- -T table: Restores only the rules table with the specified name, even if the data stream contains other tables;
- file name: path to file to recover tables, rules in the file system
Here is an example command iptables-restore:
sudo iptables-restore-vV /etc/iptables-conf/iptables_rules.ipv4
Or restore the rules from a file without resetting the contents of the current tables Netfilter:
sudo iptables-restore-nvV /etc/iptables-conf/iptables_rules.ipv4
The startup of iptables rules
1. Download of rules via script
Rules saved with the utility iptables-save, you can restore using a script that runs each time you start the operating system. To do this, perform the following steps:
Keep a set of firewall rules with the command:
sudo iptables-save-f /etc/iptables-conf/iptables_rules.ipv4
To run the set of rules at the start of the operating system before enabling the network interface we create a new file with the command:
sudo vi /etc/network/if-pre-up.d/iptables
Note – in the network there are many variants of the location of the script on the local machine, but I believe it is the location in the folder if-pre-up.d the most loyal, as this script will be run before enabling the network interface. Add to this file the following script:
/sbin/iptables-restore < /etc/iptables_rules.ipv4
Save the file iptables Ctrl+O. Exit the editor with Ctrl+X. Set the necessary privileges for the created file:
sudo chmod +x /etc/network/if-pre-up.d/iptables
Reboot the computer and check the result for the filter table with the command:
sudo-t filter iptables-L
For safety it is necessary that the configuration of iptables was used to start network interfaces, network services and routing. If these conditions are not met – there is a window of vulnerability between the operating system and regulations for the protection of a firewall. To implement this option, you can use the package iptables-persistent.
2. The startup rules iptables-persistent
By default, this package is not installed in the operating system. This embodiment of the autostart configuration is possible in operating systems Debian, Ubuntu. To install the package you want to execute the command:
sudo apt-get install iptables-persistent
This package first became available in Debian (Squeeze) and Ubuntu (Lucid). Used by this package iptables rules are stored in the following directories:
- /etc/iptables/rules.v4 to set the rules of IPv4;
- /etc/iptables/rules.v6 set of rules for the IPv6 Protocol.
But they must be stored in clear utility, iptables-persistent form.
Requirements for the format of the data files is not documented, which creates some difficulties to create these files manually. You can create them with dpkg-reconfigure:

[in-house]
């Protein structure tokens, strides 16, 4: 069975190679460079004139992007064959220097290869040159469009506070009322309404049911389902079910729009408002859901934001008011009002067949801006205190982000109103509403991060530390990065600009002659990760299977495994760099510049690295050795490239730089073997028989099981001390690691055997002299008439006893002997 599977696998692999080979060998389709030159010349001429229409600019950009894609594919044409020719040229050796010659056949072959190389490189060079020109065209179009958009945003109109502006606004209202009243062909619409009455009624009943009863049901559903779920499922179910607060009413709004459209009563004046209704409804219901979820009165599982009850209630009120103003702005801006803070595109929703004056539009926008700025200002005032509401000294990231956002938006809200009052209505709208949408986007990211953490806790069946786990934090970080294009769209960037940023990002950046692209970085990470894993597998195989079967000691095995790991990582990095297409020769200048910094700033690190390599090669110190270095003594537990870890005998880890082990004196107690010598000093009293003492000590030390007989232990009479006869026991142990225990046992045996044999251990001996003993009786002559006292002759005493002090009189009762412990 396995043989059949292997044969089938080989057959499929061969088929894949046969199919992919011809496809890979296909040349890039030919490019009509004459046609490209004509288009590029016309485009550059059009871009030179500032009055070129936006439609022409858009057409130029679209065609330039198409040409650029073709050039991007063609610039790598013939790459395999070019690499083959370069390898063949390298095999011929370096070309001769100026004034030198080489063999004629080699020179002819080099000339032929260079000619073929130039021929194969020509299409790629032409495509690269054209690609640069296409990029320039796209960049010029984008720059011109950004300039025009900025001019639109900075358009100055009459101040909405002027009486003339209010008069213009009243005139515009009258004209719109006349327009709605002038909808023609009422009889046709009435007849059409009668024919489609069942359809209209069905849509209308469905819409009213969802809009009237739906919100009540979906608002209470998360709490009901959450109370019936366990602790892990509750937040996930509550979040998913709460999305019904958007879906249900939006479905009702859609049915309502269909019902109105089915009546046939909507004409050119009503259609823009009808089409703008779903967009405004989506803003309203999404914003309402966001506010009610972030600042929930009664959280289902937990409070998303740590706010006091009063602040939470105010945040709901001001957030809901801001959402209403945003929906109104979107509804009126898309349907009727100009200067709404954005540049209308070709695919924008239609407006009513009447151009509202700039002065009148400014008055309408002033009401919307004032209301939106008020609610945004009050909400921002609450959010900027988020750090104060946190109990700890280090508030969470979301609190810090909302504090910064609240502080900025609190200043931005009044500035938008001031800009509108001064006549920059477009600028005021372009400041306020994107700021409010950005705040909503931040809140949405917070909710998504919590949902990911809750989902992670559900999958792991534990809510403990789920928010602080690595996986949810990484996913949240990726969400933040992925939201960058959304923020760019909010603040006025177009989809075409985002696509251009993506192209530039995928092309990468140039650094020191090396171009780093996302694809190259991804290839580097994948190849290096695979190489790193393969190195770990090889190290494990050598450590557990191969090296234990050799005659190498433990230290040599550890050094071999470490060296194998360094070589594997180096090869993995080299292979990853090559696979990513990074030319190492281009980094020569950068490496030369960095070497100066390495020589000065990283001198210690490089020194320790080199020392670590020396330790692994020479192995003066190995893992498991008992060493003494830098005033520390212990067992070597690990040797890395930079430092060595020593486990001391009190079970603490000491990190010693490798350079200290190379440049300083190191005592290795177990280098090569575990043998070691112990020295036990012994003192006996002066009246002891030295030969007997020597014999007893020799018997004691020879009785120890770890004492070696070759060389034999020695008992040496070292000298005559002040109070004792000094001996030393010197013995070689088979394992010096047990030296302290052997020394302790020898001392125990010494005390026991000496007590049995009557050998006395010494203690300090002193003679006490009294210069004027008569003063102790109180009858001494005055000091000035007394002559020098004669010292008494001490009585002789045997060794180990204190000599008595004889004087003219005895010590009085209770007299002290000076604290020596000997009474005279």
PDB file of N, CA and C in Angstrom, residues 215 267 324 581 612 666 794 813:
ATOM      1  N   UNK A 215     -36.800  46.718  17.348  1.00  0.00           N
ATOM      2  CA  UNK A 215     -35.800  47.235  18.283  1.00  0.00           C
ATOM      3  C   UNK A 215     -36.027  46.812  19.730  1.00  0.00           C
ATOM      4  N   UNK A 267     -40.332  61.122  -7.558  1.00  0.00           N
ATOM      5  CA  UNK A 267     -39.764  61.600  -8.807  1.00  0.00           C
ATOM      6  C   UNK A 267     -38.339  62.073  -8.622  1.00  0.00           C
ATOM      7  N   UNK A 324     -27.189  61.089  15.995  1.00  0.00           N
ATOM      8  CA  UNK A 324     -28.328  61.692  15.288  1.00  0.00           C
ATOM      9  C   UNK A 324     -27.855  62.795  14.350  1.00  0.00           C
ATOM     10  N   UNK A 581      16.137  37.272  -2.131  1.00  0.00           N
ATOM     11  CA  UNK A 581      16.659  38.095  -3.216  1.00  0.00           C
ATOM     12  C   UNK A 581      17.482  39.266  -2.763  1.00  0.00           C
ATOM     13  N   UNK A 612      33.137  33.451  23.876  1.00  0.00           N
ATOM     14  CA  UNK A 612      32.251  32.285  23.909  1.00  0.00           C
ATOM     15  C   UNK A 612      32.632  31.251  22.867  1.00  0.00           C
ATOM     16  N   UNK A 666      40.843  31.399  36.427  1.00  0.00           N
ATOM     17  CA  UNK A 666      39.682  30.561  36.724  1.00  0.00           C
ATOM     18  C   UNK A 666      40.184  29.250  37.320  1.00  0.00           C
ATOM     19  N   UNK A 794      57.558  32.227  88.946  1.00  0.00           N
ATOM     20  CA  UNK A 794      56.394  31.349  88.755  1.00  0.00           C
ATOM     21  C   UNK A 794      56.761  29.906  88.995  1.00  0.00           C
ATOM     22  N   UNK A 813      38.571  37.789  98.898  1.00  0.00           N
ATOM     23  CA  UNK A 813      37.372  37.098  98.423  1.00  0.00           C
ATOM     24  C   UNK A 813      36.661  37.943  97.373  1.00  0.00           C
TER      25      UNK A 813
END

sudo dpkg-reconfigure iptables-persistent
Or you can use iptables-save and ip6tables-save:
sudo iptables-save > /etc/iptables/rules.v4
sudo ip6tables-save > /etc/iptables/rules.v6
If we had to be careful when installing the package, we should have seen Debian in 10 and recent versions of Ubuntu the package is a dependency for iptables-persistent: netfilter-persistent installed with the desired package. At https://packages.ubuntu.com view the contents of the package iptables-persistent, and we note that currently the package called iptables-persistent, and the main files are already part of the package netfilter-persistent.
Utility netfilter-persistent also allows you to manage startup rules. Here is its syntax:
sudo netfilter-persistent [action]
Where [action] can take the following values:
- start – brings up all the plugins start to load the rules in netfilter;
- stop – if configured reset Netfilter when you stop the plugin resets all firewall settings to default values. Otherwise, just issues a warning;
- flush – plug-ins are invoked with the parameter flush that resets the firewall rules to default;
- save – causes the plugin with the save parameter, allowing you to save the values of the firewall rules in the files on the disk;
- reload – not a documented option, there were cases when the start parameter did not work, helped call this option to load rules from a file on disk;
So, to keep rules, we can invoke the following command:
sudo netfilter-persistent save
To download the saved rules we can use command:
sudo netfilter-persistent start
Remark: After you install netfilter-persistent system if you are using iptables and the format of the storage files associated with it, begins when the work is to give a warning
# Warning: iptables-legacy tables present, use iptables-legacy to see them.
This is due to the new tuning and editing rules Netfilter – nftablesto migration on the utility of the old rules iptables you can use the automatic translator of rules iptables-translate. But that’s a topic for another article.
So, in this article, we looked at where are iptables rules and save the iptables rules after a reboot, I understood the configure script and startup package iptables-persistent.